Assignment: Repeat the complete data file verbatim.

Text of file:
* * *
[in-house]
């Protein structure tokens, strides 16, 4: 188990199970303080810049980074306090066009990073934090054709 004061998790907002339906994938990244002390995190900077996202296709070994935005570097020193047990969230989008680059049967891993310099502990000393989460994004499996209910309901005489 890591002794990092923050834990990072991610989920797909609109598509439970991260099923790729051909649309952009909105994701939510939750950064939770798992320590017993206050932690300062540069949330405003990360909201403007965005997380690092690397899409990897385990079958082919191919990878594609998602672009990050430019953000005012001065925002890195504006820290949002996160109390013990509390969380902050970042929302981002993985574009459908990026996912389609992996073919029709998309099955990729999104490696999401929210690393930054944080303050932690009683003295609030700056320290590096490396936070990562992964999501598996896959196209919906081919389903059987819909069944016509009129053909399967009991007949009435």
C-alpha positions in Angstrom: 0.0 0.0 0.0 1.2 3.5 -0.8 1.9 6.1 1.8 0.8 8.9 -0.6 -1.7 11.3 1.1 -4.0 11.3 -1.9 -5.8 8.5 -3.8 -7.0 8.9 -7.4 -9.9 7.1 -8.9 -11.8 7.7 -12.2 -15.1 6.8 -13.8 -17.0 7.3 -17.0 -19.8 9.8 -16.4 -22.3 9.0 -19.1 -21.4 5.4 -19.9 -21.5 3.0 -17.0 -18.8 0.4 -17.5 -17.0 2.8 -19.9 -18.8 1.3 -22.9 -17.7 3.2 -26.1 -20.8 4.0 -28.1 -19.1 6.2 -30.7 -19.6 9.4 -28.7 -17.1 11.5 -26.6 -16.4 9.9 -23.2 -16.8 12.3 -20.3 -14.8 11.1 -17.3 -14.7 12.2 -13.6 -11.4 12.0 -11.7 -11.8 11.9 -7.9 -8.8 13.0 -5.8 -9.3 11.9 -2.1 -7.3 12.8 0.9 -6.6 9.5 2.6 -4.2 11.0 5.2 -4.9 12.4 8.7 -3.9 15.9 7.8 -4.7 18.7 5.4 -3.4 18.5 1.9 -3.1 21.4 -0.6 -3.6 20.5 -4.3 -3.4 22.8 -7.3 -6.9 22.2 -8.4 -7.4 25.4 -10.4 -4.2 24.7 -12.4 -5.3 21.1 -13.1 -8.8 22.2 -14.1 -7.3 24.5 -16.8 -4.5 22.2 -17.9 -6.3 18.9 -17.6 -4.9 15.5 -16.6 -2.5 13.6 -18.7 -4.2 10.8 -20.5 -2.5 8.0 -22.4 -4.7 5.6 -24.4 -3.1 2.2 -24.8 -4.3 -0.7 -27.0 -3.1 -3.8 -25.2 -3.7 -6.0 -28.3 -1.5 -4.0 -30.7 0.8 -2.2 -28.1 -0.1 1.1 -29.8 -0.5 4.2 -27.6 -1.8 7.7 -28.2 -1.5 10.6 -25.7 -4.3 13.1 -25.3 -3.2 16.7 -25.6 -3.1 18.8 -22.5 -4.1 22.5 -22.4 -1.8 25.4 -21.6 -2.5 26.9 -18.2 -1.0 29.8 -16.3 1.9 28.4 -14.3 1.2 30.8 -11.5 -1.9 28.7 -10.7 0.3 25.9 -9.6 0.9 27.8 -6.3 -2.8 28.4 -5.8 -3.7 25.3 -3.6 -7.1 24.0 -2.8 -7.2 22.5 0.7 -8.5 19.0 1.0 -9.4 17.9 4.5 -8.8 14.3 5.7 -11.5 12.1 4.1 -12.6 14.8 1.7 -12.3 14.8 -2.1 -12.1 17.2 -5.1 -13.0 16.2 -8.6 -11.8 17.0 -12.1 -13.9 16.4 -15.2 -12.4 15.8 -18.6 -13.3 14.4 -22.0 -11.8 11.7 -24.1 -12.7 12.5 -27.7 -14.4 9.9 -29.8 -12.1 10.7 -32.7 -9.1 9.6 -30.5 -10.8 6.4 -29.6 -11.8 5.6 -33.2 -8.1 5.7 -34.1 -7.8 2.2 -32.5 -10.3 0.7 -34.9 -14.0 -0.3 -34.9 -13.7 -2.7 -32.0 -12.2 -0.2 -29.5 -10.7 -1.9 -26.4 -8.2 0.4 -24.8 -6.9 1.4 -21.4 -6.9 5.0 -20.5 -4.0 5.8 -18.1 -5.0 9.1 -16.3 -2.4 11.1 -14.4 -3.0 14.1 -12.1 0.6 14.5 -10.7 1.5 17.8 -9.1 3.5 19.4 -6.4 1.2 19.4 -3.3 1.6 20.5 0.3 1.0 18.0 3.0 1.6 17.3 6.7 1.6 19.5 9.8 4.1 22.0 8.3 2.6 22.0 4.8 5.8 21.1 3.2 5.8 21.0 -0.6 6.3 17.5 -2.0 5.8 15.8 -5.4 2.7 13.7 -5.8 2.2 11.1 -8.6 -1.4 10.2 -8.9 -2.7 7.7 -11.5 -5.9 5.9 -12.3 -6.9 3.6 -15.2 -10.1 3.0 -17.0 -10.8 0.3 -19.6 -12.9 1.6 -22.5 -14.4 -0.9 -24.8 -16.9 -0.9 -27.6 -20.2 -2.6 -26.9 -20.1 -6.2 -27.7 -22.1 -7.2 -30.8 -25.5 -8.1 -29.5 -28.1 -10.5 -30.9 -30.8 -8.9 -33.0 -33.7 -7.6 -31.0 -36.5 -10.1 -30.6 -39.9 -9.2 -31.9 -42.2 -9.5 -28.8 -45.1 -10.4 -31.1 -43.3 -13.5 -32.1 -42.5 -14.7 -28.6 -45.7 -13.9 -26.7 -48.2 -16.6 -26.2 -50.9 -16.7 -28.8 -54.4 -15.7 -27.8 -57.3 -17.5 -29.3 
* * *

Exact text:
[in-house]
């Protein structure tokens, strides 16, 4: 188990199970303080810049980074306090066009990073934090054709 004061998790907002339906994938990244002390995190900077996202296709070994935005570097020193047990969230989008680059049967891993310099502990000393989460994004499996209910309901005489 890591002794990092923050834990990072991610989920797909609109598509439970991260099923790729051909649309952009909105994701939510939750950064939770798992320590017993206050932690300062540069949330405003990360909201403007965005997380690092690397899409990897385990079958082919191919990878594609998602672009990050430019953000005012001065925002890195504006820290949002996160109390013990509390969380902050970042929302981002993985574009459908990026996912389609992996073919029709998309099955990729999104490696999401929210690393930054944080303050932690009683003295609030700056320290590096490396936070990562992964999501598996896959196209919906081919389903059987819909069944016509009129053909399967009991007949009435």
C-alpha positions in Angstrom: 0.0 0.0 0.0 1.2 3.5 -0.8 1.9 6.1 1.8 0.8 8.9 -0.6 -1.7 11.3 1.1 -4.0 11.3 -1.9 -5.8 8.5 -3.8 -7.0 8.9 -7.4 -9.9 7.1 -8.9 -11.8 7.7 -12.2 -15.1 6.8 -13.8 -17.0 7.3 -17.0 -19.8 9.8 -16.4 -22.3 9.0 -19.1 -21.4 5.4 -19.9 -21.5 3.0 -17.0 -18.8 0.4 -17.5 -17.0 2.8 -19.9 -18.8 1.3 -22.9 -17.7 3.2 -26.1 -20.8 4.0 -28.1 -19.1 6.2 -30.7 -19.6 9.4 -28.7 -17.1 11.5 -26.6 -16.4 9.9 -23.2 -16.8 12.3 -20.3 -14.8 11.1 -17.3 -14.7 12.2 -13.6 -11.4 12.0 -11.7 -11.8 11.9 -7.9 -8.8 13.0 -5.8 -9.3 11.9 -2.1 -7.3 12.8 0.9 -6.6 9.5 2.6 -4.2 11.0 5.2 -4.9 12.4 8.7 -3.9 15.9 7.8 -4.7 18.7 5.4 -3.4 18.5 1.9 -3.1 21.4 -0.6 -3.6 20.5 -4.3 -3.4 22.8 -7.3 -6.9 22.2 -8.4 -7.4 25.4 -10.4 -4.2 24.7 -12.4 -5.3 21.1 -13.1 -8.8 22.2 -14.1 -7.3 24.5 -16.8 -4.5 22.2 -17.9 -6.3 18.9 -17.6 -4.9 15.5 -16.6 -2.5 13.6 -18.7 -4.2 10.8 -20.5 -2.5 8.0 -22.4 -4.7 5.6 -24.4 -3.1 2.2 -24.8 -4.3 -0.7 -27.0 -3.1 -3.8 -25.2 -3.7 -6.0 -28.3 -1.5 -4.0 -30.7 0.8 -2.2 -28.1 -0.1 1.1 -29.8 -0.5 4.2 -27.6 -1.8 7.7 -28.2 -1.5 10.6 -25.7 -4.3 13.1 -25.3 -3.2 16.7 -25.6 -3.1 18.8 -22.5 -4.1 22.5 -22.4 -1.8 25.4 -21.6 -2.5 26.9 -18.2 -1.0 29.8 -16.3 1.9 28.4 -14.3 1.2 30.8 -11.5 -1.9 28.7 -10.7 0.3 25.9 -9.6 0.9 27.8 -6.3 -2.8 28.4 -5.8 -3.7 25.3 -3.6 -7.1 24.0 -2.8 -7.2 22.5 0.7 -8.5 19.0 1.0 -9.4 17.9 4.5 -8.8 14.3 5.7 -11.5 12.1 4.1 -12.6 14.8 1.7 -12.3 14.8 -2.1 -12.1 17.2 -5.1 -13.0 16.2 -8.6 -11.8 17.0 -12.1 -13.9 16.4 -15.2 -12.4 15.8 -18.6 -13.3 14.4 -22.0 -11.8 11.7 -24.1 -12.7 12.5 -27.7 -14.4 9.9 -29.8 -12.1 10.7 -32.7 -9.1 9.6 -30.5 -10.8 6.4 -29.6 -11.8 5.6 -33.2 -8.1 5.7 -34.1 -7.8 2.2 -32.5 -10.3 0.7 -34.9 -14.0 -0.3 -34.9 -13.7 -2.7 -32.0 -12.2 -0.2 -29.5 -10.7 -1.9 -26.4 -8.2 0.4 -24.8 -6.9 1.4 -21.4 -6.9 5.0 -20.5 -4.0 5.8 -18.1 -5.0 9.1 -16.3 -2.4 11.1 -14.4 -3.0 14.1 -12.1 0.6 14.5 -10.7 1.5 17.8 -9.1 3.5 19.4 -6.4 1.2 19.4 -3.3 1.6 20.5 0.3 1.0 18.0 3.0 1.6 17.3 6.7 1.6 19.5 9.8 4.1 22.0 8.3 2.6 22.0 4.8 5.8 21.1 3.2 5.8 21.0 -0.6 6.3 17.5 -2.0 5.8 15.8 -5.4 2.7 13.7 -5.8 2.2 11.1 -8.6 -1.4 10.2 -8.9 -2.7 7.7 -11.5 -5.9 5.9 -12.3 -6.9 3.6 -15.2 -10.1 3.0 -17.0 -10.8 0.3 -19.6 -12.9 1.6 -22.5 -14.4 -0.9 -24.8 -16.9 -0.9 -27.6 -20.2 -2.6 -26.9 -20.1 -6.2 -27.7 -22.1 -7.2 -30.8 -25.5 -8.1 -29.5 -28.1 -10.5 -30.9 -30.8 -8.9 -33.0 -33.7 -7.6 -31.0 -36.5 -10.1 -30.6 -39.9 -9.2 -31.9 -42.2 -9.5 -28.8 -45.1 -10.4 -31.1 -43.3 -13.5 -32.1 -42.5 -14.7 -28.6 -45.7 -13.9 -26.7 -48.2 -16.6 -26.2 -50.9 -16.7 -28.8 -54.4 -15.7 -27.8 -57.3 -17.5 -29.3 